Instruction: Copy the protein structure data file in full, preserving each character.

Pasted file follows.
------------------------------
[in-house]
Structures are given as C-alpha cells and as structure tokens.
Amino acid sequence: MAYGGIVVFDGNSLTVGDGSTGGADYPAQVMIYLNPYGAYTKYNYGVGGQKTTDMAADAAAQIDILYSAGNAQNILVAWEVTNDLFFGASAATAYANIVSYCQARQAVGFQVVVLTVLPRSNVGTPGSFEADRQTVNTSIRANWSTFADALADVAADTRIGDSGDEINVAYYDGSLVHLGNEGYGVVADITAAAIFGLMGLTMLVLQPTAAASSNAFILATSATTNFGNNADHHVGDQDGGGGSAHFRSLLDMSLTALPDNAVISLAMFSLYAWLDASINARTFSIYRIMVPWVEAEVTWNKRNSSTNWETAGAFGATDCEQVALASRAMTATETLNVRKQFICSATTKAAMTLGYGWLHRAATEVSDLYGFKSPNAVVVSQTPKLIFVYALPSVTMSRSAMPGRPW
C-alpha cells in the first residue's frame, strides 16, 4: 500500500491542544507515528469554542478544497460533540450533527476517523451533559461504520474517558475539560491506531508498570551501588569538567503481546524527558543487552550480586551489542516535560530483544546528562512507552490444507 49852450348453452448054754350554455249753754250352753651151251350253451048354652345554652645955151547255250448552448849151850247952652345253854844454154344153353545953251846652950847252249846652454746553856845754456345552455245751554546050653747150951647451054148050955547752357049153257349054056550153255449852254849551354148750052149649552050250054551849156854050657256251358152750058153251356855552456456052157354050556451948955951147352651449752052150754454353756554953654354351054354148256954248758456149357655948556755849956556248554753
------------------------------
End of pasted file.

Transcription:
[in-house]
Structures are given as C-alpha cells and as structure tokens.
Amino acid sequence: MAYGGIVVFDGNSLTVGDGSTGGADYPAQVMIYLNPYGAYTKYNYGVGGQKTTDMAADAAAQIDILYSAGNAQNILVAWEVTNDLFFGASAATAYANIVSYCQARQAVGFQVVVLTVLPRSNVGTPGSFEADRQTVNTSIRANWSTFADALADVAADTRIGDSGDEINVAYYDGSLVHLGNEGYGVVADITAAAIFGLMGLTMLVLQPTAAASSNAFILATSATTNFGNNADHHVGDQDGGGGSAHFRSLLDMSLTALPDNAVISLAMFSLYAWLDASINARTFSIYRIMVPWVEAEVTWNKRNSSTNWETAGAFGATDCEQVALASRAMTATETLNVRKQFICSATTKAAMTLGYGWLHRAATEVSDLYGFKSPNAVVVSQTPKLIFVYALPSVTMSRSAMPGRPW
C-alpha cells in the first residue's frame, strides 16, 4: 500500500491542544507515528469554542478544497460533540450533527476517523451533559461504520474517558475539560491506531508498570551501588569538567503481546524527558543487552550480586551489542516535560530483544546528562512507552490444507 49852450348453452448054754350554455249753754250352753651151251350253451048354652345554652645955151547255250448552448849151850247952652345253854844454154344153353545953251846652950847252249846652454746553856845754456345552455245751554546050653747150951647451054148050955547752357049153257349054056550153255449852254849551354148750052149649552050250054551849156854050657256251358152750058153251356855552456456052157354050556451948955951147352651449752052150754454353756554953654354351054354148256954248758456149357655948556755849956556248554753